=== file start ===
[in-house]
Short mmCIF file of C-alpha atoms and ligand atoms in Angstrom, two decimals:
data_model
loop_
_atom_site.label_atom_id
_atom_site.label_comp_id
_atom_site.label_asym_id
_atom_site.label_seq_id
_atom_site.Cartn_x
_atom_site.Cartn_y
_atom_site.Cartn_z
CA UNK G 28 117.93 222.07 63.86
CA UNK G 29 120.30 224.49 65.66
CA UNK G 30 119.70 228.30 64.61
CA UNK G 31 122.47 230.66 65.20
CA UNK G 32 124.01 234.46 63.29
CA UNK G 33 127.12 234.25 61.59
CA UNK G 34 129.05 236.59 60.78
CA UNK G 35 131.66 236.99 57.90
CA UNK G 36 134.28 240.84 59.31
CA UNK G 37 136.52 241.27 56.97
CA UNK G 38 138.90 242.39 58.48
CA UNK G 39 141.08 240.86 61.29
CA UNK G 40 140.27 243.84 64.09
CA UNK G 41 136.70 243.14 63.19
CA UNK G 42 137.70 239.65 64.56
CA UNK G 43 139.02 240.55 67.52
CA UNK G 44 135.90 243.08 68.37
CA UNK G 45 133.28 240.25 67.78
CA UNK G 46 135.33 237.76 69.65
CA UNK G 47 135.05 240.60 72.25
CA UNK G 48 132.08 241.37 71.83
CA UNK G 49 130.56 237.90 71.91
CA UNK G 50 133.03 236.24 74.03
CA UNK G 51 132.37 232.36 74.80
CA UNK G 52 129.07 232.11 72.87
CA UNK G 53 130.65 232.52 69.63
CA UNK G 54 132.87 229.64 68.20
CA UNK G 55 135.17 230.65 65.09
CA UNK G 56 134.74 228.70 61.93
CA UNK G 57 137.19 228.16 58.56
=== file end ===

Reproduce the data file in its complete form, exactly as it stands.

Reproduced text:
[in-house]
Short mmCIF file of C-alpha atoms and ligand atoms in Angstrom, two decimals:
data_model
loop_
_atom_site.label_atom_id
_atom_site.label_comp_id
_atom_site.label_asym_id
_atom_site.label_seq_id
_atom_site.Cartn_x
_atom_site.Cartn_y
_atom_site.Cartn_z
CA UNK G 28 117.93 222.07 63.86
CA UNK G 29 120.30 224.49 65.66
CA UNK G 30 119.70 228.30 64.61
CA UNK G 31 122.47 230.66 65.20
CA UNK G 32 124.01 234.46 63.29
CA UNK G 33 127.12 234.25 61.59
CA UNK G 34 129.05 236.59 60.78
CA UNK G 35 131.66 236.99 57.90
CA UNK G 36 134.28 240.84 59.31
CA UNK G 37 136.52 241.27 56.97
CA UNK G 38 138.90 242.39 58.48
CA UNK G 39 141.08 240.86 61.29
CA UNK G 40 140.27 243.84 64.09
CA UNK G 41 136.70 243.14 63.19
CA UNK G 42 137.70 239.65 64.56
CA UNK G 43 139.02 240.55 67.52
CA UNK G 44 135.90 243.08 68.37
CA UNK G 45 133.28 240.25 67.78
CA UNK G 46 135.33 237.76 69.65
CA UNK G 47 135.05 240.60 72.25
CA UNK G 48 132.08 241.37 71.83
CA UNK G 49 130.56 237.90 71.91
CA UNK G 50 133.03 236.24 74.03
CA UNK G 51 132.37 232.36 74.80
CA UNK G 52 129.07 232.11 72.87
CA UNK G 53 130.65 232.52 69.63
CA UNK G 54 132.87 229.64 68.20
CA UNK G 55 135.17 230.65 65.09
CA UNK G 56 134.74 228.70 61.93
CA UNK G 57 137.19 228.16 58.56